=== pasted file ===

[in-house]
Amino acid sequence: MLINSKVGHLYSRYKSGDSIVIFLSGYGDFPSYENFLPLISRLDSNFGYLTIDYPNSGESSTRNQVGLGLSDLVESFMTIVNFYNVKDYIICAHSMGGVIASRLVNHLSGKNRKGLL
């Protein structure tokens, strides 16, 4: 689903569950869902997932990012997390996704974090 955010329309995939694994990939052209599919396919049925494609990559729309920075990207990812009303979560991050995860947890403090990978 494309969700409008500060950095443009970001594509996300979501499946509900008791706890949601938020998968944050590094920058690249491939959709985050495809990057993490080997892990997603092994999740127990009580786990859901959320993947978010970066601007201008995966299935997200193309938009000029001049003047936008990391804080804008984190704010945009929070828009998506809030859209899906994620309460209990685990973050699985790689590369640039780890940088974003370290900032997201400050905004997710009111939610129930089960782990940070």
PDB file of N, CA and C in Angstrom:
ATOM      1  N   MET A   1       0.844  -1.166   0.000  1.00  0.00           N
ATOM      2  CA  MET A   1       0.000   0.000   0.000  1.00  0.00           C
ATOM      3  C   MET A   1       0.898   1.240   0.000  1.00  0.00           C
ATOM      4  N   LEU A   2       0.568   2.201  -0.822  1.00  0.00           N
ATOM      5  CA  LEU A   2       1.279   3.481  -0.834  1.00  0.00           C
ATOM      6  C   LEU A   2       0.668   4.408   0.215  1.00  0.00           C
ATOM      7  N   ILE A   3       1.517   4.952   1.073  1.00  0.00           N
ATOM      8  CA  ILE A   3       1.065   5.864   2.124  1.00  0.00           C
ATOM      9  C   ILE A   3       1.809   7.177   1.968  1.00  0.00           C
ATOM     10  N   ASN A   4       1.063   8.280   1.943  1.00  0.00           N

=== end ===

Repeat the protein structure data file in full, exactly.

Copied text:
[in-house]
Amino acid sequence: MLINSKVGHLYSRYKSGDSIVIFLSGYGDFPSYENFLPLISRLDSNFGYLTIDYPNSGESSTRNQVGLGLSDLVESFMTIVNFYNVKDYIICAHSMGGVIASRLVNHLSGKNRKGLL
């Protein structure tokens, strides 16, 4: 689903569950869902997932990012997390996704974090 955010329309995939694994990939052209599919396919049925494609990559729309920075990207990812009303979560991050995860947890403090990978 494309969700409008500060950095443009970001594509996300979501499946509900008791706890949601938020998968944050590094920058690249491939959709985050495809990057993490080997892990997603092994999740127990009580786990859901959320993947978010970066601007201008995966299935997200193309938009000029001049003047936008990391804080804008984190704010945009929070828009998506809030859209899906994620309460209990685990973050699985790689590369640039780890940088974003370290900032997201400050905004997710009111939610129930089960782990940070």
PDB file of N, CA and C in Angstrom:
ATOM      1  N   MET A   1       0.844  -1.166   0.000  1.00  0.00           N
ATOM      2  CA  MET A   1       0.000   0.000   0.000  1.00  0.00           C
ATOM      3  C   MET A   1       0.898   1.240   0.000  1.00  0.00           C
ATOM      4  N   LEU A   2       0.568   2.201  -0.822  1.00  0.00           N
ATOM      5  CA  LEU A   2       1.279   3.481  -0.834  1.00  0.00           C
ATOM      6  C   LEU A   2       0.668   4.408   0.215  1.00  0.00           C
ATOM      7  N   ILE A   3       1.517   4.952   1.073  1.00  0.00           N
ATOM      8  CA  ILE A   3       1.065   5.864   2.124  1.00  0.00           C
ATOM      9  C   ILE A   3       1.809   7.177   1.968  1.00  0.00           C
ATOM     10  N   ASN A   4       1.063   8.280   1.943  1.00  0.00           N